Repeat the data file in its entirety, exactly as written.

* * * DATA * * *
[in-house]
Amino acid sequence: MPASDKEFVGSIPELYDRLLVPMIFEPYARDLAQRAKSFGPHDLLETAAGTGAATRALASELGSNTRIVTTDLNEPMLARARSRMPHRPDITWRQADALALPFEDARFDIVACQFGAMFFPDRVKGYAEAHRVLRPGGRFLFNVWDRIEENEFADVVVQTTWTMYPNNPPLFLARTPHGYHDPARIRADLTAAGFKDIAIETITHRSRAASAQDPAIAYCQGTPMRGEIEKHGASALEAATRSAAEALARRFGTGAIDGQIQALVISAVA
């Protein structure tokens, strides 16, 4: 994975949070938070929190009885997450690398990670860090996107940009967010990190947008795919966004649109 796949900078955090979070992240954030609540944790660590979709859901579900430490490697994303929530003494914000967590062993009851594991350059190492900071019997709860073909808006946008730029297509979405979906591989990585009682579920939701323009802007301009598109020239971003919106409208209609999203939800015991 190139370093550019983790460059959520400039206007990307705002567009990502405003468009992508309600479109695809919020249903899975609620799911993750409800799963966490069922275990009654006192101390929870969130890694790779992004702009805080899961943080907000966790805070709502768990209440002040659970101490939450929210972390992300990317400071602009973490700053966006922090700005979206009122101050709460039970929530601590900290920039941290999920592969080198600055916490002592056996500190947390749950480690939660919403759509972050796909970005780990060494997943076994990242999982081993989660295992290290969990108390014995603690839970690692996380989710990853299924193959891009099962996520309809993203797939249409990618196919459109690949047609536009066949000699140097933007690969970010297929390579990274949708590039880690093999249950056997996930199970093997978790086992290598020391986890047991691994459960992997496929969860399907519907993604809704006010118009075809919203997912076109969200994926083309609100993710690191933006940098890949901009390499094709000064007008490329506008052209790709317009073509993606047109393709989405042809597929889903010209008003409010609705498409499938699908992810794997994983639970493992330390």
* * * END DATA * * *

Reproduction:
[in-house]
Amino acid sequence: MPASDKEFVGSIPELYDRLLVPMIFEPYARDLAQRAKSFGPHDLLETAAGTGAATRALASELGSNTRIVTTDLNEPMLARARSRMPHRPDITWRQADALALPFEDARFDIVACQFGAMFFPDRVKGYAEAHRVLRPGGRFLFNVWDRIEENEFADVVVQTTWTMYPNNPPLFLARTPHGYHDPARIRADLTAAGFKDIAIETITHRSRAASAQDPAIAYCQGTPMRGEIEKHGASALEAATRSAAEALARRFGTGAIDGQIQALVISAVA
């Protein structure tokens, strides 16, 4: 994975949070938070929190009885997450690398990670860090996107940009967010990190947008795919966004649109 796949900078955090979070992240954030609540944790660590979709859901579900430490490697994303929530003494914000967590062993009851594991350059190492900071019997709860073909808006946008730029297509979405979906591989990585009682579920939701323009802007301009598109020239971003919106409208209609999203939800015991 190139370093550019983790460059959520400039206007990307705002567009990502405003468009992508309600479109695809919020249903899975609620799911993750409800799963966490069922275990009654006192101390929870969130890694790779992004702009805080899961943080907000966790805070709502768990209440002040659970101490939450929210972390992300990317400071602009973490700053966006922090700005979206009122101050709460039970929530601590900290920039941290999920592969080198600055916490002592056996500190947390749950480690939660919403759509972050796909970005780990060494997943076994990242999982081993989660295992290290969990108390014995603690839970690692996380989710990853299924193959891009099962996520309809993203797939249409990618196919459109690949047609536009066949000699140097933007690969970010297929390579990274949708590039880690093999249950056997996930199970093997978790086992290598020391986890047991691994459960992997496929969860399907519907993604809704006010118009075809919203997912076109969200994926083309609100993710690191933006940098890949901009390499094709000064007008490329506008052209790709317009073509993606047109393709989405042809597929889903010209008003409010609705498409499938699908992810794997994983639970493992330390």